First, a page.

4 career experts share the biggest mistakes techies make on their resumes

Ever since you were 15 or so, you’ve probably heard much of the same advice when it comes to composing your resume: check your grammar and spelling, keep it concise, and make sure you always get more than one person to proofread it.

But if you’re trying to land your dream job in tech — even if it is a candidate’s market at the moment — there’s a lot more you need to know about creating an awesome resume. We spoke with four Boston career experts to hear their scariest resume horror stories and to learn the basic dos and don'ts of selling yourself to employers.

Sean McLoughlin, Practice Director 

What are the most common mistakes you see people make on their resumes?

People not calling out their software or tech experience. If a candidate has domain experience, it should be highlighted. If you’re coming from a company that’s not normally thought of as a tech company, think about what you should be highlighting. If you’re coming from a company that manufactures products, what software did you use?

What are big red flags for recruiters?

Lack of continuity. Companies like to hire people who have been working in the same industry or discipline. If there is a position that doesn't make sense and doesn’t belong with all the others, it’s probably worth leaving out.

Another thing on the tech side is when people feel the need to list every piece of software they’ve ever touched. You should just put what languages or environments in which you would want to work.

Any other general tips for presenting yourself on your resume?

In terms of resumes, shorter ones are generally better than longer ones. Most recruiters won’t read one that is longer than two pages. And the clearer the resume the better. It goes without saying, but use a normal font size and make sure the information is clearly laid out so you don’t have to guess where someone went to school.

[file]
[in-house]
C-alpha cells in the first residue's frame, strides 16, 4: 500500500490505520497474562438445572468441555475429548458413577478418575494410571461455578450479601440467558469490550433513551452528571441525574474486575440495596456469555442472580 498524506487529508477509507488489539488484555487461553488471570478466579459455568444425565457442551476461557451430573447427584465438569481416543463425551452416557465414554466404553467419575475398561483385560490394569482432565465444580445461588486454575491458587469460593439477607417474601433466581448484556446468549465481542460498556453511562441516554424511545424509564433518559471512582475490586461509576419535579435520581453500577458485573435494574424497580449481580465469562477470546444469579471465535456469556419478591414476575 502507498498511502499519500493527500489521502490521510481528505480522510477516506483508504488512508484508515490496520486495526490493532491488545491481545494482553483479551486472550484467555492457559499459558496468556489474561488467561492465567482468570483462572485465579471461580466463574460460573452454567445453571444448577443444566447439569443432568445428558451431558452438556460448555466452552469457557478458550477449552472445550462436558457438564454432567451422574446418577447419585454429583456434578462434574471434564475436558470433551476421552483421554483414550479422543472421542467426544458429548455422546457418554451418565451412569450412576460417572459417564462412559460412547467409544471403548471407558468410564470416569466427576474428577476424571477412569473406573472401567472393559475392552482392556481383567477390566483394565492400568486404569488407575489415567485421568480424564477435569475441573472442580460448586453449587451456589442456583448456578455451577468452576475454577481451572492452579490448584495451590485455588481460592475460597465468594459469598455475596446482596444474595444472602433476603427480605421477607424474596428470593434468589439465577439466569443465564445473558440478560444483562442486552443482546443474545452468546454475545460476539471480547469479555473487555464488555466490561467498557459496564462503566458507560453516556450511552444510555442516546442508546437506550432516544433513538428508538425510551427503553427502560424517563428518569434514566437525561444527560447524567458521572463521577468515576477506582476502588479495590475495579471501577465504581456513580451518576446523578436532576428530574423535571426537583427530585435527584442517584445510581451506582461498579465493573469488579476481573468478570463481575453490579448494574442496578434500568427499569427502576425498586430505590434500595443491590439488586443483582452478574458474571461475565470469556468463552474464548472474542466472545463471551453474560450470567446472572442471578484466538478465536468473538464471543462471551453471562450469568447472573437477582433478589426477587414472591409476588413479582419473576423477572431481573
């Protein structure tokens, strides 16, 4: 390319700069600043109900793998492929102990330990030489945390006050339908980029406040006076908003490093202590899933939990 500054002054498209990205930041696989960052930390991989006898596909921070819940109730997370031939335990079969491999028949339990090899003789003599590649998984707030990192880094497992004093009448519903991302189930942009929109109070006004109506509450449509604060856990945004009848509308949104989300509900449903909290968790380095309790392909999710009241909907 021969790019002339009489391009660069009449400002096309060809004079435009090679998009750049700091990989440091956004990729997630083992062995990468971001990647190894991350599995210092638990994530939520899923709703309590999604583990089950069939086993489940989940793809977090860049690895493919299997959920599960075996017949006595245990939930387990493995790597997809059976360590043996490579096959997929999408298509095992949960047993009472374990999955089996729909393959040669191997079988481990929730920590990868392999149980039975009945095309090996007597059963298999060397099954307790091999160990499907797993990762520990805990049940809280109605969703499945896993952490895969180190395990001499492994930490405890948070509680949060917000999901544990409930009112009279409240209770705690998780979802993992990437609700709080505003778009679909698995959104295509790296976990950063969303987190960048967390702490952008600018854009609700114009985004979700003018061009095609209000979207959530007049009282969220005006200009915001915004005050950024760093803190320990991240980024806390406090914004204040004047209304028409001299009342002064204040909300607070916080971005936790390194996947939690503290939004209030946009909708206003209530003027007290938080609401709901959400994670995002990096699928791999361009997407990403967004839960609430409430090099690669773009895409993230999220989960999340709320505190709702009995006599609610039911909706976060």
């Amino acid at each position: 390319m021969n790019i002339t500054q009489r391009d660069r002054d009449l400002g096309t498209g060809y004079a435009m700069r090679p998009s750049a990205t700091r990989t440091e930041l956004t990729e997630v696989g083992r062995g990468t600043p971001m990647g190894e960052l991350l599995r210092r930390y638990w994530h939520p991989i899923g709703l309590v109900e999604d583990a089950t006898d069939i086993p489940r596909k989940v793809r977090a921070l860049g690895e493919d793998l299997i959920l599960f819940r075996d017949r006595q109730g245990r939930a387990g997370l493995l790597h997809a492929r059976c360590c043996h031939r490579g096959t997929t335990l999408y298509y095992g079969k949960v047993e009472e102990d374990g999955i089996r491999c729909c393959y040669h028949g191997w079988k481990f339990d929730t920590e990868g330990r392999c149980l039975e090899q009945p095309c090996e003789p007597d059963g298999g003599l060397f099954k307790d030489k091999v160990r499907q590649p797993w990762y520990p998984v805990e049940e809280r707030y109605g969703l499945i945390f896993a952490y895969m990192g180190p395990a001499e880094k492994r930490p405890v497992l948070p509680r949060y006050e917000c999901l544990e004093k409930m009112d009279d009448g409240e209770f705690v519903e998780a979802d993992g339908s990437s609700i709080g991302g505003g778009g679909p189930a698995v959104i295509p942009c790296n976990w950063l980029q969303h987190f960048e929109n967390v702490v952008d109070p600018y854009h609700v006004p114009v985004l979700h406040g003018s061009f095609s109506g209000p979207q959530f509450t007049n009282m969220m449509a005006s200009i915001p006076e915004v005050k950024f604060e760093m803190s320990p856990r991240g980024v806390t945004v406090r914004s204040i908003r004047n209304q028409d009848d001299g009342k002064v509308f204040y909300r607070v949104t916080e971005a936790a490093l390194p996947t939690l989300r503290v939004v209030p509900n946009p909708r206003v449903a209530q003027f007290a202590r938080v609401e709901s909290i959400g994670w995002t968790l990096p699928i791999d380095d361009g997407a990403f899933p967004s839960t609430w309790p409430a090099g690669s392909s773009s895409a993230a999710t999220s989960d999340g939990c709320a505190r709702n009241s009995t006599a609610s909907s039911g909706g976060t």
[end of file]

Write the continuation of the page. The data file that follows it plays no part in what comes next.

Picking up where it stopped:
Mark Stagno, Partner of Software Technology Group 

What are the most common mistakes you see people make on their resumes?

It’s two extremes: Sometimes people are too narrow. if someone has an objective, it can do more harm than good. It can make it seem like you won’t be interested in their role. Otherwise, your resume can be too broad — like if you list every technology on there. Listing too many programming languages and technologies can leave the reader feeling like you’re not telling the truth or that you’re a jack of all trades and a master of none.

What are big red flags for recruiters?

If there are a lot of gaps or short stints, like someone jumps from one job to another. It’s not so much about how you craft your resume but rather how you build your career and the decisions you make. If they think you won’t stick around for awhile, that could be a mistake.

Any other general tips for presenting yourself on your resume?

Don’t assume a recruiter assume knows what your company does or what product they make. Make it easier on the hiring manager whether that’s using different font italics that describe the product you’re developing and in the body paragraph describe what tech stack you worked with.

Someone once told me that you want your resume to answer questions not raise questions. That is a useful guiding principle when crafting your resume and something that always stuck with me.

 

Steve Rock, Senior Staffing Consultant 

What are the most common mistakes you see people make on their resumes?